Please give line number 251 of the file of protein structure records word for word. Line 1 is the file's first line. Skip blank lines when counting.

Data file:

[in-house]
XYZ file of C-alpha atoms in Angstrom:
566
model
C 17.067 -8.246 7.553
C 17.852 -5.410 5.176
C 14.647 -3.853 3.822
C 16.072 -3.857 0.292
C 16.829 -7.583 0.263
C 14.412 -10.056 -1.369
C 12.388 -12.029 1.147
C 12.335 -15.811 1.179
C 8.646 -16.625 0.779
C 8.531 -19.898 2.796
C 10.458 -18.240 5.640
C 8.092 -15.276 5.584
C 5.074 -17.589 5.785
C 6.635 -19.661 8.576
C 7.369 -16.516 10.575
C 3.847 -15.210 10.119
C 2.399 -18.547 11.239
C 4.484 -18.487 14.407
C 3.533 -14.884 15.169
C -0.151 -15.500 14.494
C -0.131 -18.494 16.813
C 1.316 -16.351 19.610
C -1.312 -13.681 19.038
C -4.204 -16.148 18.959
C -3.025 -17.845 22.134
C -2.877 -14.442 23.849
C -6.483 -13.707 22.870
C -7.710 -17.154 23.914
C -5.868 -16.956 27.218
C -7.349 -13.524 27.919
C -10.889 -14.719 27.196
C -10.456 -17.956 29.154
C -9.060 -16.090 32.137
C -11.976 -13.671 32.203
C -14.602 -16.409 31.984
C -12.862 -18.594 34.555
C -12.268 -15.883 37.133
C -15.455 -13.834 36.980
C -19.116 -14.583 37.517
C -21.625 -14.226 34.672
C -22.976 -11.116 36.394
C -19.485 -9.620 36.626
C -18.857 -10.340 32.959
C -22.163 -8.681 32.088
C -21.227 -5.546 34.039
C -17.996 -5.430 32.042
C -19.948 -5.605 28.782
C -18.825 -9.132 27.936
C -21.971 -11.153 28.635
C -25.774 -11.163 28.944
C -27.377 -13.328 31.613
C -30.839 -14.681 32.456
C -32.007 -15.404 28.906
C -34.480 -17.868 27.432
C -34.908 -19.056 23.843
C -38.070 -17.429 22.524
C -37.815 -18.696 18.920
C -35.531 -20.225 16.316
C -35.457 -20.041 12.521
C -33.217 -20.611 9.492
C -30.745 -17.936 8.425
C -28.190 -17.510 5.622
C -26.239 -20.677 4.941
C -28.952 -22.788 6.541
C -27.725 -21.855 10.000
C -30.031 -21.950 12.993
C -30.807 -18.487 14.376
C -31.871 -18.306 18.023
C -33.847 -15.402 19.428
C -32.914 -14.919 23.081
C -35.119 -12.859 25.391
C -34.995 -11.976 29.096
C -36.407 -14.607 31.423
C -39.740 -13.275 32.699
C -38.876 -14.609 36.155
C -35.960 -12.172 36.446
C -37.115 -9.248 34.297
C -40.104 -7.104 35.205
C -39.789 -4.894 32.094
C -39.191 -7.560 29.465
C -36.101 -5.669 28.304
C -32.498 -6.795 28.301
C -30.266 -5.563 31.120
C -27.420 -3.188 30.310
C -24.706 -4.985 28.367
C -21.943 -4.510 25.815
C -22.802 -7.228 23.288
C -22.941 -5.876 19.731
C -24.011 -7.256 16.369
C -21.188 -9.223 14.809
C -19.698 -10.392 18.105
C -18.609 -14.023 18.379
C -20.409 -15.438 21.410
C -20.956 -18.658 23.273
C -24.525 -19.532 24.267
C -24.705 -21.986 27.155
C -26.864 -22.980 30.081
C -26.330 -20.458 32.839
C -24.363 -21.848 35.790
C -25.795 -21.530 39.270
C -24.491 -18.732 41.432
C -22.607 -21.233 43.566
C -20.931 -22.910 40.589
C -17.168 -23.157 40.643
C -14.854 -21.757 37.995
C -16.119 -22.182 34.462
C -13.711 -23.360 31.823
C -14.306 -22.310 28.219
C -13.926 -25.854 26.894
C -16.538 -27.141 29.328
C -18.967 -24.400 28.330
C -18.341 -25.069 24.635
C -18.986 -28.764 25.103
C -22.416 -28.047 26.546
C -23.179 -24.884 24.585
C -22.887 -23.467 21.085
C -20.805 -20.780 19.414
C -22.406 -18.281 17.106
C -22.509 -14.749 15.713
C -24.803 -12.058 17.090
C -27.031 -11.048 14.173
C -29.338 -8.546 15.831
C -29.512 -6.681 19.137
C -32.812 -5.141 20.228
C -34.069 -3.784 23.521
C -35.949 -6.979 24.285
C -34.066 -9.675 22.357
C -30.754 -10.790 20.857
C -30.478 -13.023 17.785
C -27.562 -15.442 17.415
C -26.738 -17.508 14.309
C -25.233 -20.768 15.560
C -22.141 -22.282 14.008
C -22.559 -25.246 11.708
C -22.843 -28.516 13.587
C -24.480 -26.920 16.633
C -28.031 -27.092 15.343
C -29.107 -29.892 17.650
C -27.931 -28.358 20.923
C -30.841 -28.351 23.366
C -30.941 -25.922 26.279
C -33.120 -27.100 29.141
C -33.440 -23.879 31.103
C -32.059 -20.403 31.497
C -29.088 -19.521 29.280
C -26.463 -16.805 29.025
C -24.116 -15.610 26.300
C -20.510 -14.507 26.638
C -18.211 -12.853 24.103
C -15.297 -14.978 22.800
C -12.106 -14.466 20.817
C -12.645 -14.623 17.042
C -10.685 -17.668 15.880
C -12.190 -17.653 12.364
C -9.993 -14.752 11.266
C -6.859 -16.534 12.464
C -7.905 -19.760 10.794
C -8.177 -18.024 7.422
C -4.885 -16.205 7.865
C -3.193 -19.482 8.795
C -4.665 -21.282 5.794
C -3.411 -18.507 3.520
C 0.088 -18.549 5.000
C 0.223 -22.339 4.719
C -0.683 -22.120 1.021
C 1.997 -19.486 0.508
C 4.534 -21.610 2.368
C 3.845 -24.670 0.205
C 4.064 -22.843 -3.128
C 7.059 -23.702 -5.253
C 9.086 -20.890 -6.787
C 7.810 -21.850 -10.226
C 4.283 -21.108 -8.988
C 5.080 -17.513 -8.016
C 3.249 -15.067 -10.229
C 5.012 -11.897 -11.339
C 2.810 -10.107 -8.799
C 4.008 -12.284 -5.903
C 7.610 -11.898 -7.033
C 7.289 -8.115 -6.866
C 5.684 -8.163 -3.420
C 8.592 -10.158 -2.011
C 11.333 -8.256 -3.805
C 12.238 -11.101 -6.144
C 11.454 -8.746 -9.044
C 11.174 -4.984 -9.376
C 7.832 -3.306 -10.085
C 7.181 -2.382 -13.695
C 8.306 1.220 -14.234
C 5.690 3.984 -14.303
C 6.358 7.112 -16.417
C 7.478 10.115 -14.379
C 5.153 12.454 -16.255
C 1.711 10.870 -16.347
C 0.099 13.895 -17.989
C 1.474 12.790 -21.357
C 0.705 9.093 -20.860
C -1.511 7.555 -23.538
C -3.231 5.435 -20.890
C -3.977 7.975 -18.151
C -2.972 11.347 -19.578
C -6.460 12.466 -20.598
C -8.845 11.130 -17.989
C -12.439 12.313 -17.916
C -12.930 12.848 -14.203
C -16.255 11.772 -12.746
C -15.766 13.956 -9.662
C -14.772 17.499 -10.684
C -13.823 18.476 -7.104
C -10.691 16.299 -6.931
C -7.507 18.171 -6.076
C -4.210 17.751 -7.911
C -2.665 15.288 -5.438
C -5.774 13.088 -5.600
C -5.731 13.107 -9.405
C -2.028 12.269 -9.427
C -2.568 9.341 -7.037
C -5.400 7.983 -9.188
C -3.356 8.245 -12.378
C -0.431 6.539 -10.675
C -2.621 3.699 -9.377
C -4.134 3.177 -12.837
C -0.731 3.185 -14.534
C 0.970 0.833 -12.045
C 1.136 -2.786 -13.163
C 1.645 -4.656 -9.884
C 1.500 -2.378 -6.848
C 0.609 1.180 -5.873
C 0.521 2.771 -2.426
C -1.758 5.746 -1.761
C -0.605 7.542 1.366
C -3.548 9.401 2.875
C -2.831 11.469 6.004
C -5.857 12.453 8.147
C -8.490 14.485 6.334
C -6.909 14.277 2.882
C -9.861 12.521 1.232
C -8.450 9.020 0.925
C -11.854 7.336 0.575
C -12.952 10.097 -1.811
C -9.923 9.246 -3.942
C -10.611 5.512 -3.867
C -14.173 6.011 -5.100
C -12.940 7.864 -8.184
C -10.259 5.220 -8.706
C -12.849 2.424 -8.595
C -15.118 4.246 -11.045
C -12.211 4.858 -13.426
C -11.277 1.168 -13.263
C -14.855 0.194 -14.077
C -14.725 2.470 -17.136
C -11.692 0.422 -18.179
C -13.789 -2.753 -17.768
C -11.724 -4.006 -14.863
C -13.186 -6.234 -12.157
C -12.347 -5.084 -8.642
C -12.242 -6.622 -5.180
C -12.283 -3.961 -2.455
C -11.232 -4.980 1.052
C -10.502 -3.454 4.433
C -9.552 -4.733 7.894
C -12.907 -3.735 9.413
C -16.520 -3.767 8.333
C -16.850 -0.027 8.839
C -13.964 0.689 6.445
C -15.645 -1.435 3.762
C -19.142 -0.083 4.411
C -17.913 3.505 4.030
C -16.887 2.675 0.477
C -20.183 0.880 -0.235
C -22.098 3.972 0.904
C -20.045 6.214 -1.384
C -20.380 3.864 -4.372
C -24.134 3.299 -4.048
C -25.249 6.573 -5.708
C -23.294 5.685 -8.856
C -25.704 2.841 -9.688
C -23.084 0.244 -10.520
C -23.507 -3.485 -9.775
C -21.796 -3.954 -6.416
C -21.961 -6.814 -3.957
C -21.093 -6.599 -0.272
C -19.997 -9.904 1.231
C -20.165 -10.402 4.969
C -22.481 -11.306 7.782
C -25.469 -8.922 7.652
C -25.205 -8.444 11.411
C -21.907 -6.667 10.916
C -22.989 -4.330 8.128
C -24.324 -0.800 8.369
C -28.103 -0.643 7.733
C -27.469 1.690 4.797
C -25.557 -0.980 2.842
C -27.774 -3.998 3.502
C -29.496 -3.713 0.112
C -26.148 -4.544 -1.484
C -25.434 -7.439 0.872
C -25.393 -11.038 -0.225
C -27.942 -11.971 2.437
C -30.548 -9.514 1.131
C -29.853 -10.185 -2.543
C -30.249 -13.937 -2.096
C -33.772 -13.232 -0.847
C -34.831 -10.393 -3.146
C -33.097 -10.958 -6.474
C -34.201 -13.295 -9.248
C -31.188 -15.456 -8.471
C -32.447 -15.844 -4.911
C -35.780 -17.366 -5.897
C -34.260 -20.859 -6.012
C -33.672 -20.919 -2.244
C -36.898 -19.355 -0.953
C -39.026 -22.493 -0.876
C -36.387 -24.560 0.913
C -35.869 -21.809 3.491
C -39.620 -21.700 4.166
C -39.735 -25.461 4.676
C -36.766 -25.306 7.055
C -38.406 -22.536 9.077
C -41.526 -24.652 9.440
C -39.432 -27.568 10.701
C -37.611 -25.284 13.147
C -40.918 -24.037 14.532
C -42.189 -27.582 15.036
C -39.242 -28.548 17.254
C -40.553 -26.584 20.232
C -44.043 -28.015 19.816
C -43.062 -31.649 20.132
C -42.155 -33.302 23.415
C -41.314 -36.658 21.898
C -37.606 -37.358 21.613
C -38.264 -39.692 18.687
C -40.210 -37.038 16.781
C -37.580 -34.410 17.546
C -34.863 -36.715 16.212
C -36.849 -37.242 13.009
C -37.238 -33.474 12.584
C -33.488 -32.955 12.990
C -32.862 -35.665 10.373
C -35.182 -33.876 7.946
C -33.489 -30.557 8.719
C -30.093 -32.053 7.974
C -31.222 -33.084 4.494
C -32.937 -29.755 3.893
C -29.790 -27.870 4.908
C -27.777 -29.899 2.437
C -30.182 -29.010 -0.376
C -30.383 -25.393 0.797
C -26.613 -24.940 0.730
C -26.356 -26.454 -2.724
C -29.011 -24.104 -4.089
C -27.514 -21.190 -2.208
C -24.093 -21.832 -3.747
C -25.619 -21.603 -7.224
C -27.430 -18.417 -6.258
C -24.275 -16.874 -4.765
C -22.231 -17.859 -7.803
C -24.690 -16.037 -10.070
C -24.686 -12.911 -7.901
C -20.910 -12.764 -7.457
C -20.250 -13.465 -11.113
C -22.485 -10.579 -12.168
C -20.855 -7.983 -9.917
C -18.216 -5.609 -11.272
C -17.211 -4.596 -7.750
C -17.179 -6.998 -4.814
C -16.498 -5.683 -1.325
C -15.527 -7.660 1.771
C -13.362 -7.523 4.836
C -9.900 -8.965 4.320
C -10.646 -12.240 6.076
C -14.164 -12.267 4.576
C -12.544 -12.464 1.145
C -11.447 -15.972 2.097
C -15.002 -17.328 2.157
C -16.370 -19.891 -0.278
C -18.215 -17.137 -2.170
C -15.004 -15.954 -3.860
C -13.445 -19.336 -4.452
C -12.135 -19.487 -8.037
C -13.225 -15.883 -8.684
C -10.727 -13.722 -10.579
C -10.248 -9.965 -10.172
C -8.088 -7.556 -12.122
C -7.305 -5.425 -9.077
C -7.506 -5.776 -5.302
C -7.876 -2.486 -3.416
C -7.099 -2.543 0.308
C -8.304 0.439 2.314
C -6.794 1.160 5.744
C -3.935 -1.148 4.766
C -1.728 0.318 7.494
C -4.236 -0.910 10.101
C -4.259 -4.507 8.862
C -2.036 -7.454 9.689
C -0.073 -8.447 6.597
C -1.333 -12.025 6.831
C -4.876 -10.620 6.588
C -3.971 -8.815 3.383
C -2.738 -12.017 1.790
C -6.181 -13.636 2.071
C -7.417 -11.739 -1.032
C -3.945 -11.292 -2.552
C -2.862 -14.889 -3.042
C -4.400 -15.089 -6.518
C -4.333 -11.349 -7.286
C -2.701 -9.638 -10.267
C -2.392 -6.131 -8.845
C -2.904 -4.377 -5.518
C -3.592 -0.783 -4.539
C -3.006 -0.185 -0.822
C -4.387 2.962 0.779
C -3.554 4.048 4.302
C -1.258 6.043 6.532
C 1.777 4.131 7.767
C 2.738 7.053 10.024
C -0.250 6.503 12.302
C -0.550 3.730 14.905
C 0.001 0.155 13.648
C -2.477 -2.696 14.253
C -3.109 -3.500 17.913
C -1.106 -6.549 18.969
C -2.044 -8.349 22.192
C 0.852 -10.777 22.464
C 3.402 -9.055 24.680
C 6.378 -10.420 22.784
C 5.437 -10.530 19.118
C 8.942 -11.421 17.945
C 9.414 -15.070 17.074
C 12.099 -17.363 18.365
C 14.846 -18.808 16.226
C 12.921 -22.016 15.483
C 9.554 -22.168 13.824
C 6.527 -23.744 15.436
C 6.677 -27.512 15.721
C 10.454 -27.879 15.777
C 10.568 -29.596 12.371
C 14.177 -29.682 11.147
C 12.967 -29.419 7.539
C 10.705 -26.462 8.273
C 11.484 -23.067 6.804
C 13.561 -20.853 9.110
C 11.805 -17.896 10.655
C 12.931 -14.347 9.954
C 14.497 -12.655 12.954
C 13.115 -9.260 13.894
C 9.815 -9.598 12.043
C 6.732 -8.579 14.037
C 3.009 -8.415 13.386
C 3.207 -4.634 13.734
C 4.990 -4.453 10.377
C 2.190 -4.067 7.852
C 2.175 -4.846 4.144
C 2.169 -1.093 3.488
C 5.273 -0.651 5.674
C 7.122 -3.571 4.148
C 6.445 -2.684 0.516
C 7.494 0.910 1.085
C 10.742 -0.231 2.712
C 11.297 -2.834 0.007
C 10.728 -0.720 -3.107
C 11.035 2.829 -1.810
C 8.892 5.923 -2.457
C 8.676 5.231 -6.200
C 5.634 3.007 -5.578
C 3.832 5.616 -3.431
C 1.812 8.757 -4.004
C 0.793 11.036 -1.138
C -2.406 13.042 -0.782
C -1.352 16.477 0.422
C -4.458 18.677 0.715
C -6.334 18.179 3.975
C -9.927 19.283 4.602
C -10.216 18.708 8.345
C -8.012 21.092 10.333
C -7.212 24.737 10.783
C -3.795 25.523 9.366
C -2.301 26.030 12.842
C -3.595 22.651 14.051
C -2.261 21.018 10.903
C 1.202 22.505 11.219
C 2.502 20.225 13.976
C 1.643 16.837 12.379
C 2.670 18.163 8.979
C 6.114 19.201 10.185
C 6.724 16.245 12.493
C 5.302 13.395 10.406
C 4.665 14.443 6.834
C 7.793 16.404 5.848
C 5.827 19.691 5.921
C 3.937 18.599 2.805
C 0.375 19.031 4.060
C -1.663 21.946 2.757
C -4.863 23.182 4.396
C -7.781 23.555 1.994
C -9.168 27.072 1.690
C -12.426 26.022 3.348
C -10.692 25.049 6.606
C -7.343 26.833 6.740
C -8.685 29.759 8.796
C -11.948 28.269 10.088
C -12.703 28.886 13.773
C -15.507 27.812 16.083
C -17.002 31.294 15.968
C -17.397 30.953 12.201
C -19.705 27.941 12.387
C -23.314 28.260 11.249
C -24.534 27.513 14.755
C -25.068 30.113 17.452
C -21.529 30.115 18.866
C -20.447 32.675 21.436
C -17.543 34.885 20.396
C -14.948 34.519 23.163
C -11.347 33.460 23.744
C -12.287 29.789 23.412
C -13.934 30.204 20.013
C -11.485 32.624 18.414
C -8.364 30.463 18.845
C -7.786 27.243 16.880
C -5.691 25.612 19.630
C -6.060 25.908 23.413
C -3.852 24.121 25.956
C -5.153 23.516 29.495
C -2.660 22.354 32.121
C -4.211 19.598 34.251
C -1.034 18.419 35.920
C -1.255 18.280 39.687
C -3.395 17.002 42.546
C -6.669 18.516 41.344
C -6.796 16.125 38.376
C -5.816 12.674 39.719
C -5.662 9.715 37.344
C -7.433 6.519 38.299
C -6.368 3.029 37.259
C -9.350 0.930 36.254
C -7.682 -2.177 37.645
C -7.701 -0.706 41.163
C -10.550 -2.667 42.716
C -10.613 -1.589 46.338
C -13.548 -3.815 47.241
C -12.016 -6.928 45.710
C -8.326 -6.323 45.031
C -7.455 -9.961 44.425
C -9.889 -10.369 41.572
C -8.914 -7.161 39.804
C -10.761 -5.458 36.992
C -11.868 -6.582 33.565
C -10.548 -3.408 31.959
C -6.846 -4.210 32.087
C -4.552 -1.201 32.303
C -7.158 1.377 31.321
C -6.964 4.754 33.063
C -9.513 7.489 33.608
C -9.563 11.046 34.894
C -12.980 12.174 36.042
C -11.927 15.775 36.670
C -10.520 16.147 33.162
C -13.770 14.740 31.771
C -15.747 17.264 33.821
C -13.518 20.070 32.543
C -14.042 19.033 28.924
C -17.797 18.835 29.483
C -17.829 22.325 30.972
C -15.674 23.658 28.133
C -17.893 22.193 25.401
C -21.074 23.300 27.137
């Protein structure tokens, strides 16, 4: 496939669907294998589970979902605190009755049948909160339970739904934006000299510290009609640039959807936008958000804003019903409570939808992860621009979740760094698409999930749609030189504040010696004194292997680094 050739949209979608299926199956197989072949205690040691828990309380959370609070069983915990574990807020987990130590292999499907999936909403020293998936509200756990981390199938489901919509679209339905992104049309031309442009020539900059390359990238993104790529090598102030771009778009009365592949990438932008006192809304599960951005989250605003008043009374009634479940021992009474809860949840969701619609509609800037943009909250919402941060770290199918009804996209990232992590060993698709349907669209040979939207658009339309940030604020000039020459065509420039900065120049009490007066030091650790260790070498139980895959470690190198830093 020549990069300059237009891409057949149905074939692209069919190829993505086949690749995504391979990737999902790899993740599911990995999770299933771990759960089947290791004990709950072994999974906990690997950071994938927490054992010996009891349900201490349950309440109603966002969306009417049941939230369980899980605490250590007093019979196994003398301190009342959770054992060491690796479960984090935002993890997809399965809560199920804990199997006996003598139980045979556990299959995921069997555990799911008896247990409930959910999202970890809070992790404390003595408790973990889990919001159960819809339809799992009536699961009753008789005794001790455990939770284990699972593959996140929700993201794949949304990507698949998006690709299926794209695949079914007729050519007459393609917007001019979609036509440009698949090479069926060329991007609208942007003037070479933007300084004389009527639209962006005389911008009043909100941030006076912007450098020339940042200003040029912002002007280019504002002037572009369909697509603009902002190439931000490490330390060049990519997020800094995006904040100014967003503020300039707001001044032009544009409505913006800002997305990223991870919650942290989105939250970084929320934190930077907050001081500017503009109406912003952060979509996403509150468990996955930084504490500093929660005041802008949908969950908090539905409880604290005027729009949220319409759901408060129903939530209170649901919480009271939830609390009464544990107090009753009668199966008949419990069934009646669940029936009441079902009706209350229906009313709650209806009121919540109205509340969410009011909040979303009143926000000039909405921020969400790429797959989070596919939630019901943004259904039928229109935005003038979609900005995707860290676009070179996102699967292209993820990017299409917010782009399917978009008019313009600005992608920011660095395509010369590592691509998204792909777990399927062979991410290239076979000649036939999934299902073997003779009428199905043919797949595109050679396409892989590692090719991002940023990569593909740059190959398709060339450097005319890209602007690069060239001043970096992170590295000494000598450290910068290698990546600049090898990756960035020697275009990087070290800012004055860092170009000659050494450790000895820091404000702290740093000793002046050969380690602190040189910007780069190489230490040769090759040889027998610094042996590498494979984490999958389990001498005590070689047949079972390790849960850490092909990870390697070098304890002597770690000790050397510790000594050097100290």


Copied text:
C -15.118 4.246 -11.045